I want to argue that part of the CURRENT reluctance of the mainline human rights organizations to rush to the defence of the Katiba Watch supporters and condemn police brutality has a lot to do with this simmering undeclared inter and intra class warfare between different batches of Bomas delegates.

Sadly it is not surprising that the petit bourgeois civil society OPPONENTS of the Bomas process are also fervent supporters of the NAK faction and remain quite hostile to other partisan tendencies, especially the LDP and KANU. Nowhere is this more clear than in this leaked email from Prof. Makau Mutua, the Chair of the Board of Directors of the Kenya Human Rights Commission, the best known NGO in the social justice arena in our country:


click here to read the leaked letter from Prof.Makau Mutua

This arrogant paragraph:

“This is also very sad because Mr. Odinga himself is no longer a reformer, if he ever was one. Mr. Odinga is an ambitious powermonger, someone who seems driven by an unquenchable thirst for personal political power. Just look at the cast of dubious and questionable characters that Mr. Odinga surrounds himself with: Otieno Kajwang, Kamotho, Kalonzo -- a discredited and utterly anti-reformist tribalist, Musila -- who cut his teeth in the brutal provincial admistration of the past, and a host of other sycophants drawn largely from Luo Nyanza. Are these the kind of people who, together with the now tragi-comical Shikuku, can lead mass action? I do not think so. Where is their moral superiority to demand a new democractic constitution? Does this lot even understand what democracy is? I do not think so.”

Apparently political forces which were able to fill stadiums with hundreds of thousands of wananchi demanding an end to the KANU nightmare do not understand democracy; apparently a political party that was able to wipe out KANU from an entire region does not know what democracy is; presumably political forces which include Kenya’s longest serving detainee know nothing about democracy.

It is such insufferable arrogance that has sharpened the internal contradictions within the Kenya’s broad based democratic reform movement.

One of the main leaders of the old line “reformers” of the 1990s, Kivutha Kibwana, is now one of the ministers in charge of suppressing public rallies and ordering live bullets to be used on an unarmed demonstrators. It is particularly easy to do so against former Bomas delegates if you share the sentiments of Makau Mutua that these Katiba Watch may not even know what democracy is. It is easy, if you lurk within some of the mainstream human rights organizations affiliated to NAK to sit back and mutter to yourself that Bomas delegates like Wahu Kaara, Oduor Ongwen, Mwandawiro Mghanga, Martin Shikuku and yes Isaac Ruto deserve to be teargassed because after all, what do they know about democracy? It is even easier if it is some young Luo youth in Kisumu running around screaming about Katiba Mpya- after all they are probably paid hooligans working at the behest of Raila Odinga, Kalonzo Musyoka and William Ruto. If you are a journalist who is personally sympathetic to the NAK faction, you find it easier to nod in agreement to Karisa Maitha when he says that the police acted with restraints and that thousands of NARC voters who were clobbered and water hosed deserved exactly what they got.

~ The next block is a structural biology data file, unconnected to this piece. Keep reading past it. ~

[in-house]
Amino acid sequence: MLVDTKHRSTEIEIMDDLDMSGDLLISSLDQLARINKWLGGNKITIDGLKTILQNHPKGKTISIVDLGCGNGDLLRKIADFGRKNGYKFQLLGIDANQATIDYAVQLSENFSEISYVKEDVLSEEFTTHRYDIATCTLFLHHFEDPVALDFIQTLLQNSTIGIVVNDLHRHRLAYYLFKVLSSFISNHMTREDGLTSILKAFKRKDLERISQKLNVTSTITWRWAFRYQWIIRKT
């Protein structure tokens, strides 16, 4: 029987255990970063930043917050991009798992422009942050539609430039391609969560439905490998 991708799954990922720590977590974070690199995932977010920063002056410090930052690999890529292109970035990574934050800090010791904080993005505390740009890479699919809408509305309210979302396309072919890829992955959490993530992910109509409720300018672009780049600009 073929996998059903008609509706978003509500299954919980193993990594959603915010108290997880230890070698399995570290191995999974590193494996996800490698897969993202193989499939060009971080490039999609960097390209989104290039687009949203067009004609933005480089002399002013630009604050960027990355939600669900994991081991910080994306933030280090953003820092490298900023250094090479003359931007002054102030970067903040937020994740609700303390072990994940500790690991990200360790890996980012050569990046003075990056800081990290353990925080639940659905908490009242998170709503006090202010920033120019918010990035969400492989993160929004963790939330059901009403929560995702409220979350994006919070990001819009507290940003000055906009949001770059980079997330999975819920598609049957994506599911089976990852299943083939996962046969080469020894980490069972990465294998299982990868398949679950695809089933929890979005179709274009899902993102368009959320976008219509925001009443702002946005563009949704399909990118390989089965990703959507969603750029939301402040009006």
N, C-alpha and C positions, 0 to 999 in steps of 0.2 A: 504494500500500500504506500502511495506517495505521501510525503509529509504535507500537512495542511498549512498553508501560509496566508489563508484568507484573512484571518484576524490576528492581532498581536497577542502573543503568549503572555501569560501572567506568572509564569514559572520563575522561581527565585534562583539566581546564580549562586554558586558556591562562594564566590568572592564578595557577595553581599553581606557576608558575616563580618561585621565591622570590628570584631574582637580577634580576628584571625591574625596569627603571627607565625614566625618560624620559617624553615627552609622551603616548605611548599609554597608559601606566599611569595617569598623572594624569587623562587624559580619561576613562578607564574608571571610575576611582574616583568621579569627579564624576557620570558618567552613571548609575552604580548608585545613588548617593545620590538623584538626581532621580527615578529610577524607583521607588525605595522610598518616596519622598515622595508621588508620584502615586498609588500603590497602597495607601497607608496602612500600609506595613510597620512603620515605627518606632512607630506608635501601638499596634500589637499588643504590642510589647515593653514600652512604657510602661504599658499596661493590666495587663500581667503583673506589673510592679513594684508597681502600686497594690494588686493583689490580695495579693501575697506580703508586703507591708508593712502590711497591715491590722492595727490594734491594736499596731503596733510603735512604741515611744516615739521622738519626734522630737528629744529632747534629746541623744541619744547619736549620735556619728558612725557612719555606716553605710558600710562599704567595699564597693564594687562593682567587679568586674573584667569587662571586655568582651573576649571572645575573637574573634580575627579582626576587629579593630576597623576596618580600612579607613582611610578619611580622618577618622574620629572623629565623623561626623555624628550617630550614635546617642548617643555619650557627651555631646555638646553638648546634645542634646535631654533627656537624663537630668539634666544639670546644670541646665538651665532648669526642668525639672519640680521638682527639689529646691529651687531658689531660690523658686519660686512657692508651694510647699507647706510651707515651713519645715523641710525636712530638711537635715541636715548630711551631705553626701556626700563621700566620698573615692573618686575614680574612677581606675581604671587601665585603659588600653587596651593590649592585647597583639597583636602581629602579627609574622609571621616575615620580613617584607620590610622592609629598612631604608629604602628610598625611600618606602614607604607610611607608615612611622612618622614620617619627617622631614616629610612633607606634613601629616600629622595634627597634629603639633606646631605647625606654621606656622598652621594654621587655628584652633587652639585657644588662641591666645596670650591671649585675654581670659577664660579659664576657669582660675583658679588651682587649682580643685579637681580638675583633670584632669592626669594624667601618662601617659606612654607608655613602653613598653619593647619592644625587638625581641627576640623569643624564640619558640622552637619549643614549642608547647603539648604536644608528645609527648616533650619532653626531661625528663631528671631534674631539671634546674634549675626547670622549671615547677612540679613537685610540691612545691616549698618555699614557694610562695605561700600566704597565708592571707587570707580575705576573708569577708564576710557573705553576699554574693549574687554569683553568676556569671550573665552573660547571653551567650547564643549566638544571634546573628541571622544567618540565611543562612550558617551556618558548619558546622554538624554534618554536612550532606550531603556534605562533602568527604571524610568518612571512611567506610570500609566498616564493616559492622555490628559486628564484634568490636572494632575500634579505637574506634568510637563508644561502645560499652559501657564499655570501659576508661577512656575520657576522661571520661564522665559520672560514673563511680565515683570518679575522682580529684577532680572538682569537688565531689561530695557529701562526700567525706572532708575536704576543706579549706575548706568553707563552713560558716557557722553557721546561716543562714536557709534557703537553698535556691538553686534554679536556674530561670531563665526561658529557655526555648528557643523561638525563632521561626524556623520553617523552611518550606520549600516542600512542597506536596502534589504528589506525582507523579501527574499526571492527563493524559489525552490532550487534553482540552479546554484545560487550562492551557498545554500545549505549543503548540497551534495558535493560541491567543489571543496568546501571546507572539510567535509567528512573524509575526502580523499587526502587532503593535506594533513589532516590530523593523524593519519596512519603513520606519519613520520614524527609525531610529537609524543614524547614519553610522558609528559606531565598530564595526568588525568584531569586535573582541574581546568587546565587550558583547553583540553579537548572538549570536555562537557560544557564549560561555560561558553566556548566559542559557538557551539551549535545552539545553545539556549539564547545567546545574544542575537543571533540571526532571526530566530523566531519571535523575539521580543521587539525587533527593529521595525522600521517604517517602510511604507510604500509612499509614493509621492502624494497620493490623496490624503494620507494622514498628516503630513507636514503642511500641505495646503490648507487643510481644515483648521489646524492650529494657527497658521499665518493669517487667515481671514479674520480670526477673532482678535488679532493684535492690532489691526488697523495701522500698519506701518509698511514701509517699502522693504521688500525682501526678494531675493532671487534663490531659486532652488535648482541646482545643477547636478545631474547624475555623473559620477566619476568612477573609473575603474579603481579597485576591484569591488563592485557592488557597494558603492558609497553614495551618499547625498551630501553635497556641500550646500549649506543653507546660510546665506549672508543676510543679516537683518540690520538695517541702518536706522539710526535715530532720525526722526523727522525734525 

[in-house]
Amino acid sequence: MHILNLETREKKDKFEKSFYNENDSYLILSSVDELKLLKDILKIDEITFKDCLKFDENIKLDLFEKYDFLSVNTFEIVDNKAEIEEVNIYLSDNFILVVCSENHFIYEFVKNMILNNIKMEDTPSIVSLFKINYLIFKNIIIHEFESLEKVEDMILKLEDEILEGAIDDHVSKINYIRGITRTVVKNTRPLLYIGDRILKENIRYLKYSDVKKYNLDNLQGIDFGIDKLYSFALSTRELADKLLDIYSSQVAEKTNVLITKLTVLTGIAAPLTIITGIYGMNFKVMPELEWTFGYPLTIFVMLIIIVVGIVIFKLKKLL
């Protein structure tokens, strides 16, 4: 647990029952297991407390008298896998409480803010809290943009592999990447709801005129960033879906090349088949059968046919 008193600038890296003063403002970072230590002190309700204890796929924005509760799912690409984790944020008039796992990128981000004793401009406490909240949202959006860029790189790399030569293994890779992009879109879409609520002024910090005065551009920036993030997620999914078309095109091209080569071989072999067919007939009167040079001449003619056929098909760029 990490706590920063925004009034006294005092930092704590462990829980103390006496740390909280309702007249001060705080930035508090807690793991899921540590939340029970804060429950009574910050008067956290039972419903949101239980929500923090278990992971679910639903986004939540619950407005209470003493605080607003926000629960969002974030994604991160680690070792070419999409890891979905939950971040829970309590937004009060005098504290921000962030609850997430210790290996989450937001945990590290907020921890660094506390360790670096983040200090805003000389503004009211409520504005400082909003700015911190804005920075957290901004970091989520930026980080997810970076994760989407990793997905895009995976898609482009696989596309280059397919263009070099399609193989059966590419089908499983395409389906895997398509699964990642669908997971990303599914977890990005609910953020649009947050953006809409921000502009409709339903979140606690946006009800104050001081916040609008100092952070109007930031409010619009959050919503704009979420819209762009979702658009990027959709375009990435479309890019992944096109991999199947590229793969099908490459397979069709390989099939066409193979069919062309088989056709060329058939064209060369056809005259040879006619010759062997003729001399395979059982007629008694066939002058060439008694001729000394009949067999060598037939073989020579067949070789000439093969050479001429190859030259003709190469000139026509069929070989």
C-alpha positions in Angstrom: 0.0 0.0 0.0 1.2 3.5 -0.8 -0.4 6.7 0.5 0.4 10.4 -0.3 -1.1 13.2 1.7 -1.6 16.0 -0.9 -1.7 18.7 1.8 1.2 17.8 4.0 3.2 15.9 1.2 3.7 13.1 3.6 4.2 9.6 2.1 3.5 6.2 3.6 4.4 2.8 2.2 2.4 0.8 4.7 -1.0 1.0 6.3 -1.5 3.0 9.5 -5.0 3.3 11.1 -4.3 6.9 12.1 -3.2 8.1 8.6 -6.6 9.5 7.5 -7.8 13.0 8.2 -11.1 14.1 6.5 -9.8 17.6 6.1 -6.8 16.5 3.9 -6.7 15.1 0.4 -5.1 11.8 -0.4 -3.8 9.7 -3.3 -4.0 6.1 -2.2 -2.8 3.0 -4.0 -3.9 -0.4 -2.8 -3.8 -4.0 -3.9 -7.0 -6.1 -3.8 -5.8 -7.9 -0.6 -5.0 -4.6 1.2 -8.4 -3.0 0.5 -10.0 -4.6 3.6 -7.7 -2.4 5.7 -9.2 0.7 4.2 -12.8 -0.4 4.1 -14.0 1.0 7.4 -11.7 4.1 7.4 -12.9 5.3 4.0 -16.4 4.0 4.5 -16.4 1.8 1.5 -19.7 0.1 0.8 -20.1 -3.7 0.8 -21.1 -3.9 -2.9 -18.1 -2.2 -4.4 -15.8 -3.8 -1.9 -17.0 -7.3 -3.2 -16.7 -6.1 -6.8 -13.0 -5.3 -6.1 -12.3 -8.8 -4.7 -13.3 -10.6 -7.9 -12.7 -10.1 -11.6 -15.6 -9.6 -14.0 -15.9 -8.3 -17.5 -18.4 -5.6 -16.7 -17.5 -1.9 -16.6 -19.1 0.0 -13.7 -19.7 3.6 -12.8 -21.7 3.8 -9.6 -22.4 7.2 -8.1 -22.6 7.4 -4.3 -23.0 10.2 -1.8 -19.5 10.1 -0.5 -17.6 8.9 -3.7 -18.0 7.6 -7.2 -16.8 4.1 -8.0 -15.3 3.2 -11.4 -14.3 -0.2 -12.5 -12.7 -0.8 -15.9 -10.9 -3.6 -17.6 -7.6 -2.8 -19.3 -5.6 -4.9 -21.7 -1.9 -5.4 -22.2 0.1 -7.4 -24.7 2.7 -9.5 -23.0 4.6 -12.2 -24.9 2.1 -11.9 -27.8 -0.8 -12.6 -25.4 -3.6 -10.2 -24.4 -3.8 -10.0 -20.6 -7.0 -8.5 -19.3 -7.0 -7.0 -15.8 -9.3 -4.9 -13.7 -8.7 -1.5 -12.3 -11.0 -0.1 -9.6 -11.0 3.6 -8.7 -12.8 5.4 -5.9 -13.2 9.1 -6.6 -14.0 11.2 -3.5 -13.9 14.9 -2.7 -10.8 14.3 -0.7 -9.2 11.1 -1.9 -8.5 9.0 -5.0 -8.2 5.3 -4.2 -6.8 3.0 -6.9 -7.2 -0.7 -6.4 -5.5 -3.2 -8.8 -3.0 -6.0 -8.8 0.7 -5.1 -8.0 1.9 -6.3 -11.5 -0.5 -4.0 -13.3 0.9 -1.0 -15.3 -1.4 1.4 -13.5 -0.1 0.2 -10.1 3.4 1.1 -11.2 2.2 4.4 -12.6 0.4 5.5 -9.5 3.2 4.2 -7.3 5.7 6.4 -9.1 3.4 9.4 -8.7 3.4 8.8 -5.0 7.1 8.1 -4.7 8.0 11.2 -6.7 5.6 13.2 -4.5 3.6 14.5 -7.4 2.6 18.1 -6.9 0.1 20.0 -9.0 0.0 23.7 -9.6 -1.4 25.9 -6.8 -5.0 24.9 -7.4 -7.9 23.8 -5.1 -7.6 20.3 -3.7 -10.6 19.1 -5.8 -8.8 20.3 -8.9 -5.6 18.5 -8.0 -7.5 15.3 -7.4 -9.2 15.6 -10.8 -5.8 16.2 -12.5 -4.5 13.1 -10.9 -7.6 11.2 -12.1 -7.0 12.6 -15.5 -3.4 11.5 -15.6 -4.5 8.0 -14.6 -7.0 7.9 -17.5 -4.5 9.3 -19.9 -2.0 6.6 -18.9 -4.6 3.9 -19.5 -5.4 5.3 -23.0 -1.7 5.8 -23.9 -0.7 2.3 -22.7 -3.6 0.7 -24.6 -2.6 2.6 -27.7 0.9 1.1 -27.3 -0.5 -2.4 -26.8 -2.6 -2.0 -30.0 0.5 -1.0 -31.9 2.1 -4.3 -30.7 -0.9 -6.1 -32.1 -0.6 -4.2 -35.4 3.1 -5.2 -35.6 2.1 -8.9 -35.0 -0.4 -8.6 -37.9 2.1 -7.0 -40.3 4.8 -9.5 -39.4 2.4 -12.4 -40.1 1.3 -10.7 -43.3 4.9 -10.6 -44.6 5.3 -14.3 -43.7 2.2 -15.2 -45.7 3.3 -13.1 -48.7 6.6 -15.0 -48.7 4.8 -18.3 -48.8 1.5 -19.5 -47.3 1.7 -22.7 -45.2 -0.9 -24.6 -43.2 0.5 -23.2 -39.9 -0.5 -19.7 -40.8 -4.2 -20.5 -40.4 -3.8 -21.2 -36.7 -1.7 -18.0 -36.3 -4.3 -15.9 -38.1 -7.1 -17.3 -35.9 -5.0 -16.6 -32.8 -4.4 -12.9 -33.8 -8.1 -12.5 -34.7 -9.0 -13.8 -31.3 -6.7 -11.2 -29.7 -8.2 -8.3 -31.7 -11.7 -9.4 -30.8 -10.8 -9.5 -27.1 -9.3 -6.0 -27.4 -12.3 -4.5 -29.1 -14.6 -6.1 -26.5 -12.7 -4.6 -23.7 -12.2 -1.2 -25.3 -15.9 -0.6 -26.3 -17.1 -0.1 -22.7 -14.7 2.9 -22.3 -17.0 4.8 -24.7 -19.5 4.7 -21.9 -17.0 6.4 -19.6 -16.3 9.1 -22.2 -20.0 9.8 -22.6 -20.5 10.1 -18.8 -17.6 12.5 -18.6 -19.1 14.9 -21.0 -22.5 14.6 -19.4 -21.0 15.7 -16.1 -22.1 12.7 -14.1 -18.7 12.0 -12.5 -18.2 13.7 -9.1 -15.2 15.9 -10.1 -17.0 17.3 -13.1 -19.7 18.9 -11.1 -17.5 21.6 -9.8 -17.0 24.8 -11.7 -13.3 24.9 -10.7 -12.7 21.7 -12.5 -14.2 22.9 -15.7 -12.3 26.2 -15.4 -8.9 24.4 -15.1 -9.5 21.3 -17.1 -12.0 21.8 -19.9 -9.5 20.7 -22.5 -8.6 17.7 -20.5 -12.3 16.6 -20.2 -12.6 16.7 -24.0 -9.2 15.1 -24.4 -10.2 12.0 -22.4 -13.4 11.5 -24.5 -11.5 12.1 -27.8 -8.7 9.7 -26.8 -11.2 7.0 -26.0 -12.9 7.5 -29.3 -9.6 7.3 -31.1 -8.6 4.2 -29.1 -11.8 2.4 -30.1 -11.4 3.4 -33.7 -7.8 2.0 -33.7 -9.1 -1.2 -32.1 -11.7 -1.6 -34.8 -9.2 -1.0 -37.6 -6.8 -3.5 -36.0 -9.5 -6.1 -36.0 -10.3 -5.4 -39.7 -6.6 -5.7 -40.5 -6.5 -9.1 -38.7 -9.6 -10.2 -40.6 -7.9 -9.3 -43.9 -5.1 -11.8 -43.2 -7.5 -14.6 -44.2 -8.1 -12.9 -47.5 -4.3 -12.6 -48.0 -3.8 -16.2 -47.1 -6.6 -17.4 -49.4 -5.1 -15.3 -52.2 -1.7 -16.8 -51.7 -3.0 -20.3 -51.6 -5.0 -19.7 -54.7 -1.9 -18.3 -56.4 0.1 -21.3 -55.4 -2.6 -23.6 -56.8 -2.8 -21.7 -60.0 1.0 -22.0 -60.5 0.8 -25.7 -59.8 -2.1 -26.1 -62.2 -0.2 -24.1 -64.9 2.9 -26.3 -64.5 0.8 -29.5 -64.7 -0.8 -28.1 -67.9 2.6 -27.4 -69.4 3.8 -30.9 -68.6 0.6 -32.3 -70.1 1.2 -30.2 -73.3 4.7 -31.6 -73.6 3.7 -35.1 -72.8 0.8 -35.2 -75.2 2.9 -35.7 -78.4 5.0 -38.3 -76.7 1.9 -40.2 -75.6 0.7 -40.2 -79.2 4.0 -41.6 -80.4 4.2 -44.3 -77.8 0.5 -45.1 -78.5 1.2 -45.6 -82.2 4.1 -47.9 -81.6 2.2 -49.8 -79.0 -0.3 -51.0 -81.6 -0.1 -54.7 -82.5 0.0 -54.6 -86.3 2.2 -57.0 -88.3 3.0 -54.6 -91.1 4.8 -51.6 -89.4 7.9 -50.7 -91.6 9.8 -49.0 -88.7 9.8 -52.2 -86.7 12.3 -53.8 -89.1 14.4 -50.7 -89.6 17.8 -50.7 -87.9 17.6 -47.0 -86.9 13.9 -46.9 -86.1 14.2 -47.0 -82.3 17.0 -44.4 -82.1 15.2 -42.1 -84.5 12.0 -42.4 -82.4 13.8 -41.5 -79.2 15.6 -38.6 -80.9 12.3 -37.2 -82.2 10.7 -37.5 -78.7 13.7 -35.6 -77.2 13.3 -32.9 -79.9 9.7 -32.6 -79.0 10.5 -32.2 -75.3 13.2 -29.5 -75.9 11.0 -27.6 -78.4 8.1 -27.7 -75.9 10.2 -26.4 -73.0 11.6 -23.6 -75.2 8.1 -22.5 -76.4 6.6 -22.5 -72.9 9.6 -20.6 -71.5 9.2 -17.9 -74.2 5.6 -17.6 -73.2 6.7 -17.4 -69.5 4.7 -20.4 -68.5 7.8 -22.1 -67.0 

If all of you- ministers, chairpersons of major human rights bodies, program officers of various NGOs, journalists and security intelligence forces huddled together, it would not require a Ph.D in Quantum Physics for you to figure out that the ideological war must be won on the airwaves and in the print media. It would be important to criminalize, demonize and vilify Katiba Watch and its s supporters as riff raff being used by tribal minded politicians to destabilize the country.

There were incidents of tribal animosity in Kisumu I am told- we all saw the bloodied head of a person who may have been targeted because he is Gikuyu. The police must immediately apprehend those culprits and make them accountable, if they are found guilty to the full extent of the law. This descent into ethnic animosity is the thing some of us have been warning the Kibaki government about for the last year. I know that I have personally written to either President Kibaki or Minister Kiraitu a MINIMUM of six times since NARC came to power. It is a bomb waiting to go off- and it may ignite ANYWHERE in the country.

There is also the possibility that there could have been what the CIA calls a black bag job- in other words, a Kitsonian dirty tricks operation predicated on the notion of the counter gangs in which state hired thugs unleash mayhem that would be later blamed on its foes.

We have gone into all this detail to make a simple point:

The fact that Kenyans are unable to reach a CONSENSUS that there was police brutality in Nairobi and Kisumu and that is was inexcusable is a precursor to an even more grim stage of the democratic struggle in Kenya.

There is the very real possibility that the mainstream human rights organizations, the churches and the media- the traditional vehicles of our country’s democratic conscience will soon completely abdicate that vocation and become full fledged ideologists and propagandists of the status quo.

And it is not far fetched..